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Research and practice gaps

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I will have a focus on the gaps between research and practice in user experience during my April conference run.

From April 7-10, I will be in Phoenix at the 2010 IA Summit. On Saturday the 10th, I am hosting a discussion on Bridging IA Research and Practice with Andrea Resmini.

We tried to get a pre-conference consortium organized, but will settle for this meeting to hopefully get a head start on 2011. The "research track" at the IA Summit has been a slowly traveled, winding road. One bend was a panel in 2006 and I wondered then if we had turned a corner. Still looking.

From Phoenix, I fly directly to Atlanta for CHI 2010. I am part of a great team that organized a Sunday workshop on Researcher-Practitioner Interaction (the call for participation has passed, but it has a good overview).

I am looking forward to the workshop because I get to spend the day with people who know a lot more than me about the challenges facing the HCI research and practitioner communities. There are a lot of great ideas for closing the gap which have surfaced in their position papers; but there are no easy answers.

If the topic interests you but you are not already part of the workshop, then you can attend our special interest group meeting at 9am on Wednesday, April 14th: How to bring HCI Research and Practice Closer Together. We will recap the workshop and engage more people in the conversation. After it is all done, I hope we will have something substantial to back to the community.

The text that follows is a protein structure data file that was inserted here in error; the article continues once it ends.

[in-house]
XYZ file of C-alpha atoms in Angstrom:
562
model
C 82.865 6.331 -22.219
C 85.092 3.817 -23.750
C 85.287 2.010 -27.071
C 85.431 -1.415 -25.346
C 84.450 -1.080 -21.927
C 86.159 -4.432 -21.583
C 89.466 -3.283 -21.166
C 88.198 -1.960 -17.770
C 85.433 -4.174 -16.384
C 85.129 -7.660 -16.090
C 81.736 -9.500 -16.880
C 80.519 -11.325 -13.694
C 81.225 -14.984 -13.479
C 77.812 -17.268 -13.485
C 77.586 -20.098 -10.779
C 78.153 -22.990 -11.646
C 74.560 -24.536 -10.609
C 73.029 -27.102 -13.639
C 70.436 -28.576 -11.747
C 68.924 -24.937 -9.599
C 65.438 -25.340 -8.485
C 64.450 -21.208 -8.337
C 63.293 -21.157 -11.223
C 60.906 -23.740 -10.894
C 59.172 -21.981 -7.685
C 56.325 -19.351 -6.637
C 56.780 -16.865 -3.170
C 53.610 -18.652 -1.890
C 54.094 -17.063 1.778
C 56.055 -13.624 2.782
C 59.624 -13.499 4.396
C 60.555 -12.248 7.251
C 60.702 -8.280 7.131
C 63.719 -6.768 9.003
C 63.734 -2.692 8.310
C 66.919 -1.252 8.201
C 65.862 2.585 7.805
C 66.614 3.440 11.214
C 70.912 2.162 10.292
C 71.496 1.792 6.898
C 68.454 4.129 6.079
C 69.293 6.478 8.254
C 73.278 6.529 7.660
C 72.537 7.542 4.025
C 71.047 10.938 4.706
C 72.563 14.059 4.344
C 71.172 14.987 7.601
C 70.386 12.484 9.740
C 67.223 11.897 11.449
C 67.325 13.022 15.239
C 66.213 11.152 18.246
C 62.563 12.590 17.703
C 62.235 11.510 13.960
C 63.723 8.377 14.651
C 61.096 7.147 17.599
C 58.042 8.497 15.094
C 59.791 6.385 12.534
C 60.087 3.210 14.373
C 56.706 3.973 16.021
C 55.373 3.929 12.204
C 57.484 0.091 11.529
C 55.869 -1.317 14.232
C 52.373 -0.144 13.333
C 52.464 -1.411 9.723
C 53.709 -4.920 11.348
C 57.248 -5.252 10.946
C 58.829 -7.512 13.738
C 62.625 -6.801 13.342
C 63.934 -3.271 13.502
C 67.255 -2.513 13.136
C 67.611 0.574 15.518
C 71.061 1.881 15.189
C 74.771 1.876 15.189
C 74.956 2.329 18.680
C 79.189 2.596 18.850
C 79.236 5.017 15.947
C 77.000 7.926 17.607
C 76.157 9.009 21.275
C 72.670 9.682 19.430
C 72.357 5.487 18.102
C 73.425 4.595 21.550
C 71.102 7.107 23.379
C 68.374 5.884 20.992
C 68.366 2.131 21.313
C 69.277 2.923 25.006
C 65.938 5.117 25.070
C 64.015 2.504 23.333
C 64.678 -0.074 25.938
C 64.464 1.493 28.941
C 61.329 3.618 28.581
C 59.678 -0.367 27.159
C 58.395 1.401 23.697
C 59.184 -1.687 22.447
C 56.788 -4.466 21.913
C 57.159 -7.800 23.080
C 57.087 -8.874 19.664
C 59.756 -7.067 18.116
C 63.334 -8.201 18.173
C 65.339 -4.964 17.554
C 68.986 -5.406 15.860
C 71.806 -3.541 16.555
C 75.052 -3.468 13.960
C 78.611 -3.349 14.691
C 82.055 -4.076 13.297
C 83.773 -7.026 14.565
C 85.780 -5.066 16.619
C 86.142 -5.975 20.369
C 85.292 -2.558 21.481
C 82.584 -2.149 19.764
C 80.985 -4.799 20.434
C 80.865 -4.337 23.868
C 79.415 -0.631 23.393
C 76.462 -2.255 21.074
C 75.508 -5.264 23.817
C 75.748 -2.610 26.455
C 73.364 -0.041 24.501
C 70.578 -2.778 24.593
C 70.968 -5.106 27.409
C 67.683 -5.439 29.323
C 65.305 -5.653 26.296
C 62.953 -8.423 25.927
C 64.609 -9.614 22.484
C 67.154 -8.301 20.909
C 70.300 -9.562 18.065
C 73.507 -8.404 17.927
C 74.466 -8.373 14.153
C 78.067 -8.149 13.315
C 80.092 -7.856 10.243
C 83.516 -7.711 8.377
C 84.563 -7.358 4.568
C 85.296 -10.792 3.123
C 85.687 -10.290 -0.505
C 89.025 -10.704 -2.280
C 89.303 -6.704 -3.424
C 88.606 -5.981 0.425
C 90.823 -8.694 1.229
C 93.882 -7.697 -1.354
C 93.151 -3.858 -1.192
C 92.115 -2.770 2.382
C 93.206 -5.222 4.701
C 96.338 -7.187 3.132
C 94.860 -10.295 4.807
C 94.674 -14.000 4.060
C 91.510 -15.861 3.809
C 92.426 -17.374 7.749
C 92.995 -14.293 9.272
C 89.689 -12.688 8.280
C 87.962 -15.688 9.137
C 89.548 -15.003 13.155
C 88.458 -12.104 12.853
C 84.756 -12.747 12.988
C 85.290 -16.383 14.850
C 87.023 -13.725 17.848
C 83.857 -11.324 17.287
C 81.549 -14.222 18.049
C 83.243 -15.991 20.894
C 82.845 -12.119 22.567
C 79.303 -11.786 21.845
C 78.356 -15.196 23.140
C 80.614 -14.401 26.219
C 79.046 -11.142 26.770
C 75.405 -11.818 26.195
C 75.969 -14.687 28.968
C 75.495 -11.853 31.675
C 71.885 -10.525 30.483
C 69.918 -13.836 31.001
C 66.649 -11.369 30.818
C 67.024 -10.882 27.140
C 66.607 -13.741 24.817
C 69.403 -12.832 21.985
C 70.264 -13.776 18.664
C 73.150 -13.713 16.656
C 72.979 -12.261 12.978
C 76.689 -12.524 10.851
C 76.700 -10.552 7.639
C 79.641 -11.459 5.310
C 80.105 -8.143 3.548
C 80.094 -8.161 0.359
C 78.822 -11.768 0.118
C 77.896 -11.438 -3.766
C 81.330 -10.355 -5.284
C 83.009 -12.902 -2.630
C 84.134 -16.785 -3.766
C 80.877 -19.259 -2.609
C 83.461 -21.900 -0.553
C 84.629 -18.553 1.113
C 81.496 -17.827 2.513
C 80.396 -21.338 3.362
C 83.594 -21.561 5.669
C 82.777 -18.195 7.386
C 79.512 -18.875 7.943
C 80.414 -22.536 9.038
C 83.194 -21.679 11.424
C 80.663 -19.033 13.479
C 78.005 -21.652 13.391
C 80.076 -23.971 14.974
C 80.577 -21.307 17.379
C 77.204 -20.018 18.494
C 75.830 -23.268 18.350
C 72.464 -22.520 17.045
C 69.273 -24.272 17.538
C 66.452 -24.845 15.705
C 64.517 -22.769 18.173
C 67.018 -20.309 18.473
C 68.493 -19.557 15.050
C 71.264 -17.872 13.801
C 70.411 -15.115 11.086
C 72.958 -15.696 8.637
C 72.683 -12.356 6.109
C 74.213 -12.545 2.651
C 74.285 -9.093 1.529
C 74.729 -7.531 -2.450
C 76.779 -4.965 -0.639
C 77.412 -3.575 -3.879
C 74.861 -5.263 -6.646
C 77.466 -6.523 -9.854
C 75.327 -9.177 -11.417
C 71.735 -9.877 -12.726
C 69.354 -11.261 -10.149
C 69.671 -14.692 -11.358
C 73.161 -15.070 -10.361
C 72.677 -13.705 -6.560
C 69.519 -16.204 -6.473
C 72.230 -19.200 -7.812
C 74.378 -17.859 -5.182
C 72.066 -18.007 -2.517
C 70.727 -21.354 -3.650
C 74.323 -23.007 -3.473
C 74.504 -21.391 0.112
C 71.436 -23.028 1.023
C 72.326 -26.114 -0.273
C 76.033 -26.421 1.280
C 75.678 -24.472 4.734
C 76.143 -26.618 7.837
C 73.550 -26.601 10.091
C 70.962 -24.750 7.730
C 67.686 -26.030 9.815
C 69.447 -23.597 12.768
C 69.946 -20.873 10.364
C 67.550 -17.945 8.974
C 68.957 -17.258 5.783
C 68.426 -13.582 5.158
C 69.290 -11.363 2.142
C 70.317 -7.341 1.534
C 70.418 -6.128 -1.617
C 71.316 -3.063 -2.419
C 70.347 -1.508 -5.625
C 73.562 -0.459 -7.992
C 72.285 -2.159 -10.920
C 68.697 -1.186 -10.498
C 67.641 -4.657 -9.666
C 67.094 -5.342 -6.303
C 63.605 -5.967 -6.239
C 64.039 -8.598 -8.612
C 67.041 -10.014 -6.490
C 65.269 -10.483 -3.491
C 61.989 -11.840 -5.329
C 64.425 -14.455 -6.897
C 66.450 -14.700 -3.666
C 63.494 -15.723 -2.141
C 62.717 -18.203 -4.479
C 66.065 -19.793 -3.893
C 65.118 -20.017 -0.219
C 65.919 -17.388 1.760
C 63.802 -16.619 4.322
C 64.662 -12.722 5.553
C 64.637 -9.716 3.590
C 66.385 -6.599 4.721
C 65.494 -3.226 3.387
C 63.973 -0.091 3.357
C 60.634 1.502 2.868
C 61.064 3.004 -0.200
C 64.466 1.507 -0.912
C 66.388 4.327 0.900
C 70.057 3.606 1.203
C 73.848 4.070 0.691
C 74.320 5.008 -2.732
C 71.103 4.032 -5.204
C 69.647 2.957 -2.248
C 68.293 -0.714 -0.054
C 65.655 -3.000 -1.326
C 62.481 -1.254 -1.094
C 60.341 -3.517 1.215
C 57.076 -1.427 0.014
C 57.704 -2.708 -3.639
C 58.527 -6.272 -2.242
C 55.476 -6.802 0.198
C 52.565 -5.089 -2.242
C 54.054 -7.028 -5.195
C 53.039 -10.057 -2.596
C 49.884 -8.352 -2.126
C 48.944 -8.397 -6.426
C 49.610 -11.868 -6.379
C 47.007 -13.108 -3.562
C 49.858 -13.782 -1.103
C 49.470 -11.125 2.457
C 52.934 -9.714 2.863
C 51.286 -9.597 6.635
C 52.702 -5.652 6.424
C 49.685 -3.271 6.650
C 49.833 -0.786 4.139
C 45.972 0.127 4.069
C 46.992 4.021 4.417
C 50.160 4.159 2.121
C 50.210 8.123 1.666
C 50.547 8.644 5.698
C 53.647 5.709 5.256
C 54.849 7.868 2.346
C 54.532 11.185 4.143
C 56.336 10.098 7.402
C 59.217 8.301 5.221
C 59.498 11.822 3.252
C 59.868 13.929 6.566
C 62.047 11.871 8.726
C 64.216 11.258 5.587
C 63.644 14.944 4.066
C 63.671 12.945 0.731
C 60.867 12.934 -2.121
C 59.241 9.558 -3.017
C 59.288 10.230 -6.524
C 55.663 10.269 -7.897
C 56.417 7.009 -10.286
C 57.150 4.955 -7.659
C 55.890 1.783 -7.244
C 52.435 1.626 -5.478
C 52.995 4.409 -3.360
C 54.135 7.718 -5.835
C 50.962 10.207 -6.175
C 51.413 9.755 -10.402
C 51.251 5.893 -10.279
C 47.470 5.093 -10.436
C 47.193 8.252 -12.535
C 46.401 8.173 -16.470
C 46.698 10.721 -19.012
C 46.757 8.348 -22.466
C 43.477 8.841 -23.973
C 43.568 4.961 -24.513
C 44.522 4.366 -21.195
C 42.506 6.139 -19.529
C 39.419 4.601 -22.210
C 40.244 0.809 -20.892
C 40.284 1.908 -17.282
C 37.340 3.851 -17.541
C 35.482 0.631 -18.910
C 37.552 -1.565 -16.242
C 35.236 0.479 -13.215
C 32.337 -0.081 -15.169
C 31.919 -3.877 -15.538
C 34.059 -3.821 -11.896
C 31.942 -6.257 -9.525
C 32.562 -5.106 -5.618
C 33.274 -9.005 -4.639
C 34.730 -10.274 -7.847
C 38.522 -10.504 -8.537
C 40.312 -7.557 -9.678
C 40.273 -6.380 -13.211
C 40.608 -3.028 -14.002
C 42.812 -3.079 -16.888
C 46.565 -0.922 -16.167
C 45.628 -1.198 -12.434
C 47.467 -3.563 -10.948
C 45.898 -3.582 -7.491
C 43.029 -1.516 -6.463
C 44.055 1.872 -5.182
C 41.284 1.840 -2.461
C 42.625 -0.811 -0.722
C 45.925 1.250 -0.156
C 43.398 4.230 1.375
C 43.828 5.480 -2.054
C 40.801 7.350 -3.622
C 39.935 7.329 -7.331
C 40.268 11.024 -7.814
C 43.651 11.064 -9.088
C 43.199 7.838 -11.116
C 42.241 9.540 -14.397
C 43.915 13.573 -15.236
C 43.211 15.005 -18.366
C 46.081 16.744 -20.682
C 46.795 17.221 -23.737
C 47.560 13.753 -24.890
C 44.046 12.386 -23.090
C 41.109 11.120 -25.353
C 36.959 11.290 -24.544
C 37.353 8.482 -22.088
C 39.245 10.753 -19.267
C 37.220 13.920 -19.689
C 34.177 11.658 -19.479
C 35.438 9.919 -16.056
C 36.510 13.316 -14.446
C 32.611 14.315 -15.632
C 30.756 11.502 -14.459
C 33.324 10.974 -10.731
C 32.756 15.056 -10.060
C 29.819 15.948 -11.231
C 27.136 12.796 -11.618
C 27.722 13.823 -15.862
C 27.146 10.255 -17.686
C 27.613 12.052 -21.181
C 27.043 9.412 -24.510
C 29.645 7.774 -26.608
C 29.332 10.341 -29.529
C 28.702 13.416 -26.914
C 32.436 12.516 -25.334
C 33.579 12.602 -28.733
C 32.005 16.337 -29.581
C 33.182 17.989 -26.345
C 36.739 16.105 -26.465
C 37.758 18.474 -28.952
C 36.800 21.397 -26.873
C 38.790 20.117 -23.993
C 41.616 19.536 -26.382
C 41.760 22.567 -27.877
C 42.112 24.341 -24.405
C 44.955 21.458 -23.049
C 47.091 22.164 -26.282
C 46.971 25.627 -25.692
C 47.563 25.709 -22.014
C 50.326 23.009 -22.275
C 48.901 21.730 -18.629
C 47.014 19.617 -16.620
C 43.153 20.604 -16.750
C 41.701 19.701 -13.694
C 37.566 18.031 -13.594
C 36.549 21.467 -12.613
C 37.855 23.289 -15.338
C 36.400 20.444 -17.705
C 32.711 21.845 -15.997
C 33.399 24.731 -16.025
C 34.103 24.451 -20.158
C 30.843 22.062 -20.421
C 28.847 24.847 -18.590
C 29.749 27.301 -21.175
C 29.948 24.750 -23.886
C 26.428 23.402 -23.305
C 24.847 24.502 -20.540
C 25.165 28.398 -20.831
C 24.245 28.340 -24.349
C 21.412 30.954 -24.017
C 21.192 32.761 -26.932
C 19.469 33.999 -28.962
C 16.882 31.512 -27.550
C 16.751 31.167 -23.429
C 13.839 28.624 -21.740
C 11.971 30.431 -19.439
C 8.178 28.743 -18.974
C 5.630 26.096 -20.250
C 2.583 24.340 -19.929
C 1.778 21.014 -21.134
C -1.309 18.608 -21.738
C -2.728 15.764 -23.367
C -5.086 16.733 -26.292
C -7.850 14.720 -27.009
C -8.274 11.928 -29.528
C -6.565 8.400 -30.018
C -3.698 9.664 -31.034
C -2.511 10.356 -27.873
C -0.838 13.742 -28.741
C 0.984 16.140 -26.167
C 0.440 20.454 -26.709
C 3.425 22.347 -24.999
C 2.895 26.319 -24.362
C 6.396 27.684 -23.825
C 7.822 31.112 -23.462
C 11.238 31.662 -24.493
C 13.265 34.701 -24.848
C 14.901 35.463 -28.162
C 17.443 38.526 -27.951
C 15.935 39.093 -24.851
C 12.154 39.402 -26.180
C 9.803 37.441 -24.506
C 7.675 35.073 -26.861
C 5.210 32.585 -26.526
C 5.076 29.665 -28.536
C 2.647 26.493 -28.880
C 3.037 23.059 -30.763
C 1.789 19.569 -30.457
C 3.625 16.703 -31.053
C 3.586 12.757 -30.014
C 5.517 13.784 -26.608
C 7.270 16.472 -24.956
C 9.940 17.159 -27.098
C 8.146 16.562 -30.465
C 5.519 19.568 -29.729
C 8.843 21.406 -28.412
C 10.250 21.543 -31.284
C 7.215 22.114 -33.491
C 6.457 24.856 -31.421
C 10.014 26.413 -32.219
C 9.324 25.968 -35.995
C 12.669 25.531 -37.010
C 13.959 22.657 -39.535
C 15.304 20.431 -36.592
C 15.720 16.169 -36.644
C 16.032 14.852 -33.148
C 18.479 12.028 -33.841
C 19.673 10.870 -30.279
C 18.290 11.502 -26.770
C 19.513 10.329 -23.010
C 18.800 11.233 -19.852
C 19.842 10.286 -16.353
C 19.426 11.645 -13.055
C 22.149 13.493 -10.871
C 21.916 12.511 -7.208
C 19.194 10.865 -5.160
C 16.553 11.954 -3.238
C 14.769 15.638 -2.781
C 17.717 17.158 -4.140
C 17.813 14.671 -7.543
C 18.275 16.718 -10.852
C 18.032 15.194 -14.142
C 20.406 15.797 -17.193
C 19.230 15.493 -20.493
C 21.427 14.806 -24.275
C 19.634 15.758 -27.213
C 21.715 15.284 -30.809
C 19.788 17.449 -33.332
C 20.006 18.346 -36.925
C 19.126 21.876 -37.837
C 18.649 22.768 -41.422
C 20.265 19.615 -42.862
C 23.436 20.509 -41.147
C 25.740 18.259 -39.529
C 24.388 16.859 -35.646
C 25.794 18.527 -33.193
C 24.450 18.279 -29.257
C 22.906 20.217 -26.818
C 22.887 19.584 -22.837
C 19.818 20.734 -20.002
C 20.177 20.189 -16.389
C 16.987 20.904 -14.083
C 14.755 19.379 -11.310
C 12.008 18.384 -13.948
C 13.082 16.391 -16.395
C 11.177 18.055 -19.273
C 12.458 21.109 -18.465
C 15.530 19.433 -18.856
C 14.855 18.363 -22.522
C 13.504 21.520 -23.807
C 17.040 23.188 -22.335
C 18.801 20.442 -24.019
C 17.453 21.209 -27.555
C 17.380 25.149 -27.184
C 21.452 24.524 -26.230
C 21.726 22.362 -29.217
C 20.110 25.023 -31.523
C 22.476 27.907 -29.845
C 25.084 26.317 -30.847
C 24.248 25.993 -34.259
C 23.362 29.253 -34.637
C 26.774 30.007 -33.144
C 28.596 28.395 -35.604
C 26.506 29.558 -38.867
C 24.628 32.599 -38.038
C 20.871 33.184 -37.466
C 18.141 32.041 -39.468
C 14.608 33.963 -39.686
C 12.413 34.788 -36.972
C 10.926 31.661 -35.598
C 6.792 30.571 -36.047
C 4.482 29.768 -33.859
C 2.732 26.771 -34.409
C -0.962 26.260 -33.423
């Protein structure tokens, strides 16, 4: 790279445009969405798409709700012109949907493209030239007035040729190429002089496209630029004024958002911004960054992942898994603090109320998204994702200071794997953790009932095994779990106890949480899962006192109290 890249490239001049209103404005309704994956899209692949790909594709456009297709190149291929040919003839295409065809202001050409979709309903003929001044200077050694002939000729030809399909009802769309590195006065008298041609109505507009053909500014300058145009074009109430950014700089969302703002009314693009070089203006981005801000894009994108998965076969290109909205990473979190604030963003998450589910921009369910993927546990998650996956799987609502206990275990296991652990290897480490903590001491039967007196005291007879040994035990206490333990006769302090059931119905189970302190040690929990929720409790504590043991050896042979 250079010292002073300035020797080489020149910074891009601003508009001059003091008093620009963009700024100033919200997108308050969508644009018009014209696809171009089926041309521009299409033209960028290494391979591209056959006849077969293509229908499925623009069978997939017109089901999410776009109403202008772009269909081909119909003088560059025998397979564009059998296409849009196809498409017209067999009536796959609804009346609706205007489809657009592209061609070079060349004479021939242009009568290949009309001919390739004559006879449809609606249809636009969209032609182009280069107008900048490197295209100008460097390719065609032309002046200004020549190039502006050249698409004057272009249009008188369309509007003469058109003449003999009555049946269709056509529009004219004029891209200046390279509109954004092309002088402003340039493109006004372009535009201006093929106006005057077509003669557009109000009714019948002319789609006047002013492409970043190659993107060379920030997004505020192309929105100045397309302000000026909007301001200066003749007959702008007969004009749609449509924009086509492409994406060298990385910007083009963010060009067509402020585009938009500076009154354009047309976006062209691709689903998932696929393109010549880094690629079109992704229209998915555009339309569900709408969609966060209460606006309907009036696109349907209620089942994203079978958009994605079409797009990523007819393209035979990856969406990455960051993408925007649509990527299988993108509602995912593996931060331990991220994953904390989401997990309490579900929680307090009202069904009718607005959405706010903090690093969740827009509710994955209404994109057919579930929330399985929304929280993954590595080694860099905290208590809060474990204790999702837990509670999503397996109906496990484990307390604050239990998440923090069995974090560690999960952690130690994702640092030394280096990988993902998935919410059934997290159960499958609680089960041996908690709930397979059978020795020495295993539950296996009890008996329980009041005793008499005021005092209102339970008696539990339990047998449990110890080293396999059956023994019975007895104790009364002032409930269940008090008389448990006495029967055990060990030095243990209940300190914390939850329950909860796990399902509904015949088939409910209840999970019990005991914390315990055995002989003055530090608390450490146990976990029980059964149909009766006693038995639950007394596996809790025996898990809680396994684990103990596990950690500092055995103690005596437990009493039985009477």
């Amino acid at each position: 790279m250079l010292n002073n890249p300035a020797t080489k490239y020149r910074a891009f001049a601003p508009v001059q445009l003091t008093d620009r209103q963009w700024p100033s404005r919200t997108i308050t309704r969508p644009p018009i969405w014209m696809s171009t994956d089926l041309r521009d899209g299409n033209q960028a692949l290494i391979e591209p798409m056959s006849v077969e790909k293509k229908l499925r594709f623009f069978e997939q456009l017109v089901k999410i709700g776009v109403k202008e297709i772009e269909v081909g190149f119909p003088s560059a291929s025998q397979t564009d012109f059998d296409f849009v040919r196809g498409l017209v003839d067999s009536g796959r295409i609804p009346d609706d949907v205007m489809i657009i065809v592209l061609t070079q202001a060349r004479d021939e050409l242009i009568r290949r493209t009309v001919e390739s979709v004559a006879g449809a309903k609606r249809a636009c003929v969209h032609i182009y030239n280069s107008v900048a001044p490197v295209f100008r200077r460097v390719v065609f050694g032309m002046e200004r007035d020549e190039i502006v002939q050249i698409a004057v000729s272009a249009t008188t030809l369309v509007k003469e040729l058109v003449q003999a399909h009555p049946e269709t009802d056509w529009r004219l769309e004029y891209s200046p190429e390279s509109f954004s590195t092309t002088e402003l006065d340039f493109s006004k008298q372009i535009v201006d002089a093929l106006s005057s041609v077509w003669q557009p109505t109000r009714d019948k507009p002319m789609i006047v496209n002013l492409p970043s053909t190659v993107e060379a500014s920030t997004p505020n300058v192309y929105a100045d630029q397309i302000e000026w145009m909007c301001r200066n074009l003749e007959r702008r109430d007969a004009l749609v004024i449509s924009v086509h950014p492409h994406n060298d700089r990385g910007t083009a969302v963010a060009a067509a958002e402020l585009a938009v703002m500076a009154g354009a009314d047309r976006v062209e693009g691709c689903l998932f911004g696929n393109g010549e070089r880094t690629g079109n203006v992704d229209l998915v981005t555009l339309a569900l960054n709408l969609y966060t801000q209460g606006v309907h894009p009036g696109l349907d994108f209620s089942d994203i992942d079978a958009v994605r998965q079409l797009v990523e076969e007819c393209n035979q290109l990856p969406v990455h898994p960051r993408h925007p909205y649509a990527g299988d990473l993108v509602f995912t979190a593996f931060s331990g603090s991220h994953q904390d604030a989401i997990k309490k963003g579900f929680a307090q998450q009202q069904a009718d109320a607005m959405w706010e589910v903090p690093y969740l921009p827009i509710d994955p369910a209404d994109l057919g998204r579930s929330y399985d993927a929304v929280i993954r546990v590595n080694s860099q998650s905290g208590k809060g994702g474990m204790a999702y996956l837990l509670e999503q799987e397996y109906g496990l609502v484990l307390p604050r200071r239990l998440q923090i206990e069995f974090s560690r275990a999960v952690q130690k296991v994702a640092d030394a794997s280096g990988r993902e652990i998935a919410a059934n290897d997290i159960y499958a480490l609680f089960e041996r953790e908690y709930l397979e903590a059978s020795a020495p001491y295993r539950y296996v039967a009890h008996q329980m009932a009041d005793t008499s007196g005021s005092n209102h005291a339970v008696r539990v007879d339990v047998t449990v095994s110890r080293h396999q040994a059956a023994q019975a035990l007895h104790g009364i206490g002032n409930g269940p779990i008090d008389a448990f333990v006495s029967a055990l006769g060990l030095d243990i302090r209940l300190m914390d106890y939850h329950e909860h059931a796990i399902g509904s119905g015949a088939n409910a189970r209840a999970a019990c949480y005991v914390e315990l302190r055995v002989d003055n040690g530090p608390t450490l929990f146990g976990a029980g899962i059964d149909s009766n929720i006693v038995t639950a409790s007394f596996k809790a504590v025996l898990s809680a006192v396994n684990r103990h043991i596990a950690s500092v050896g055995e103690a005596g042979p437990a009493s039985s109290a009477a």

So far, I only know of 1 other person crazy enough to hit the overlapping IA Summit and CHI conference. If you are also one of these crazies, contact me. If you are just a "normal crazy" who is attending only one of these 2 awesome conferences, then be sure to track me down and say hello.


1. The wiki from the CHI 2010 workshop still needs some more work (don't they all), but we have some notes, and the position papers are a fun read.

2. Don Norman was not at the workshop, but he is also talking about The Research-Practice Gap. I am not finding much to disagree with Don about (is that a good thing or a bad thing?). We definitely talked about the role of the translator at the workshop, and I think some things will be in place to make the next CHI conference a little bit better venue for people who want to help bridge the gap.

There really is a gap between researchers and practitioners -- a necessary gap. The very things that makes someone good at one of those activities often makes them not very good (and often not even interested in) the other thing. That is why I believe we need translators: Translational designers/developers.

Agreement on issues like this can only be a good thing. My views on agreement and disagreement are these:

It is only through disagreement that we learn. (When someone tells me they agree with me or that they like something I have done, although it is nice to hear, I don't learn anything. When someone agrees -- intelligently and politely -- then the ensuing discussion informs both of us. I learn from disagreements. I often modulate my opinions: sometimes completely change my mind. Disagreements are wonderful.

BUT: It is only through agreement that we ever get anything done. Disagreements teach us, but then, we must agree so that we can band together and accomplish something.